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Friday, August 2, 2013

Movie Review: Zookeeper

I wanted to like this movie.  Really, I did!  How often does a movie about a zookeeper actually make the big screen?  I knew that this was going to be a comedy, not a documentary.  Still, I hoped that it would have the potential to get a few folks in the audience at least thinking about zoos.  (At the very least, I'd hoped it would be funny).

I saw this movie in theaters with a few zoo coworkers.  Within five minutes, we were trading barbs with one another about the movie.  Five minutes after that, we'd given up.  It wasn't the factual mistakes about the animals ("Porcupines don't shoot quills!") - I mean, how factual are you going to get in a movie that costars Adam Sandler as the voice of a poop-flinging monkey?  It wasn't the ridiculous portrayal of the profession - yeah, I've totally carried a choking but still very much alive full-grown lioness around a zoo.  It just wasn't a funny movie.  I hate to say it, but even with the addition of bears, lions, and elephants, when you've seen on Kevin James movie, you kind of have seen them all.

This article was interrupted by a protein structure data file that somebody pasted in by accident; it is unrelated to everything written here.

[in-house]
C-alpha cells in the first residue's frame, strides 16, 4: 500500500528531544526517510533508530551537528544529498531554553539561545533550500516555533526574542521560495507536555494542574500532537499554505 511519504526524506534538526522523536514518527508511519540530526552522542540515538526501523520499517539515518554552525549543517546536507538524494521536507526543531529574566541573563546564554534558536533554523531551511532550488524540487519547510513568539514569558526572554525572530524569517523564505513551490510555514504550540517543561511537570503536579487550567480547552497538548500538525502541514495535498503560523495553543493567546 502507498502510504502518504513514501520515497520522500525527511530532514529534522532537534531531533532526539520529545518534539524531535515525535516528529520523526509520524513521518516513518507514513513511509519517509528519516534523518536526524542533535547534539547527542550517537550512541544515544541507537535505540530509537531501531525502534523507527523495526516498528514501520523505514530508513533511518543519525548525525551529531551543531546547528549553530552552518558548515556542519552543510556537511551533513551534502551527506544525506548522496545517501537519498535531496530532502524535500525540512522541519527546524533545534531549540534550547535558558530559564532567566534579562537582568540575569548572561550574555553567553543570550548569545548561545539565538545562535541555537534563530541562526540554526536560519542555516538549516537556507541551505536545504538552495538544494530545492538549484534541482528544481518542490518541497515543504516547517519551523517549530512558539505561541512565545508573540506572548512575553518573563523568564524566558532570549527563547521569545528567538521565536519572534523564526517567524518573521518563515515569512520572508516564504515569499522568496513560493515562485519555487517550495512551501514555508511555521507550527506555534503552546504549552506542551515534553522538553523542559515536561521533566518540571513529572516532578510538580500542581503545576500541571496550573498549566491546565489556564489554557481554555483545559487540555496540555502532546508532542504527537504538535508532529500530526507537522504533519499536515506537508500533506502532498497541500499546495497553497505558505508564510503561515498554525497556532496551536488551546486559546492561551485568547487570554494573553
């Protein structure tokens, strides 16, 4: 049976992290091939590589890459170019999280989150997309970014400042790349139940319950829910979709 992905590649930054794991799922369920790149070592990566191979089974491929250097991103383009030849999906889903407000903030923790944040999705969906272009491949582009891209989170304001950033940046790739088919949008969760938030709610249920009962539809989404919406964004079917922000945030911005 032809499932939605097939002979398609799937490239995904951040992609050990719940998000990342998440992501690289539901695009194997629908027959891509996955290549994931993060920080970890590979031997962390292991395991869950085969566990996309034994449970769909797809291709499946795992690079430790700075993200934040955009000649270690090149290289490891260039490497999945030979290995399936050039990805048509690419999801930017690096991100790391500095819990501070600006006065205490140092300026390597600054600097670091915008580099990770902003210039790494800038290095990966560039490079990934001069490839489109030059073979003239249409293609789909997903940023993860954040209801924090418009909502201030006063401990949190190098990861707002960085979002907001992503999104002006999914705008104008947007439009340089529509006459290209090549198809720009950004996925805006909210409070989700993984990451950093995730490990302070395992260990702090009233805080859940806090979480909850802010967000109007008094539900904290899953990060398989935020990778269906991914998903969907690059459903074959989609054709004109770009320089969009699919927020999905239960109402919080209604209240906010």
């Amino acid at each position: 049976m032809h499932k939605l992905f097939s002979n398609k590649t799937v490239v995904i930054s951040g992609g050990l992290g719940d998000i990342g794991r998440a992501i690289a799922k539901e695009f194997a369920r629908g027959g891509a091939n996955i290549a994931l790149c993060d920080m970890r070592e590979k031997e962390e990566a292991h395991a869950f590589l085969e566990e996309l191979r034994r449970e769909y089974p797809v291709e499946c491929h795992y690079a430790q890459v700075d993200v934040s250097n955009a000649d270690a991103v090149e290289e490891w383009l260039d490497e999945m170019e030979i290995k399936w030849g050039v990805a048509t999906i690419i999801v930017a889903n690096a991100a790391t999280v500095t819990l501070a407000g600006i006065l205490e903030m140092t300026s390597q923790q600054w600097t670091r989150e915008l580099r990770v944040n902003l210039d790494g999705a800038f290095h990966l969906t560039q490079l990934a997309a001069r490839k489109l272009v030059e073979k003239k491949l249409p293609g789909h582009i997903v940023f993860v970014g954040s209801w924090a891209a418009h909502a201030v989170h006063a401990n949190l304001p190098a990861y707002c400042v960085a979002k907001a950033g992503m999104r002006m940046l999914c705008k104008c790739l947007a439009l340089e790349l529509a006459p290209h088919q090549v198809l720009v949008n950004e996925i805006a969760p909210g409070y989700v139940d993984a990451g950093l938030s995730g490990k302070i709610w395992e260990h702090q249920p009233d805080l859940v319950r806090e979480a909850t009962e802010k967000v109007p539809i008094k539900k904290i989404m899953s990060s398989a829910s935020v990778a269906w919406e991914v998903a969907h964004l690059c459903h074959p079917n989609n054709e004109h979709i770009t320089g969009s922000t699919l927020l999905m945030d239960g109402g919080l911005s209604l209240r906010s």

I did find the portrayal of zookeepers in the movie interesting.  In some ways, Kevin James' character was a reasonably accurate depiction of the personality of a zookeeper: devoted to their animals (one of the better scenes shows James setting up enrichment to try and cheer up a lonely gorilla), struggling with the low pay and dirty work (the reason that the love of his life rejects his marriage proposal at the film's beginning), and trying to overcome the stagnation in his career.  On the other hand, I was annoyed by the inclusion of a sadist bad-guy keeper who doesn't care about or like the animals and who openly torments them.  People like this, I think we all know, don't flock to the zookeeping field.  Having such a character, when so few zookeepers are portrayed in film as it is, is a disappointment.  As a former reptile keeper, I also take exception to the obligatory creeper reptile keeper (they named him "Fang" for God's sake...).

The biggest tragedy of the film was the animal factor.  The giraffe used in filming died on set.  The elephant had reportedly been abused in the past by her trainer.  These allegations led to some negative publicity for the film, which never had much good publicity to begin with.  Better no zookeeper movies, I feel, than one that creates a negative image for the profession.

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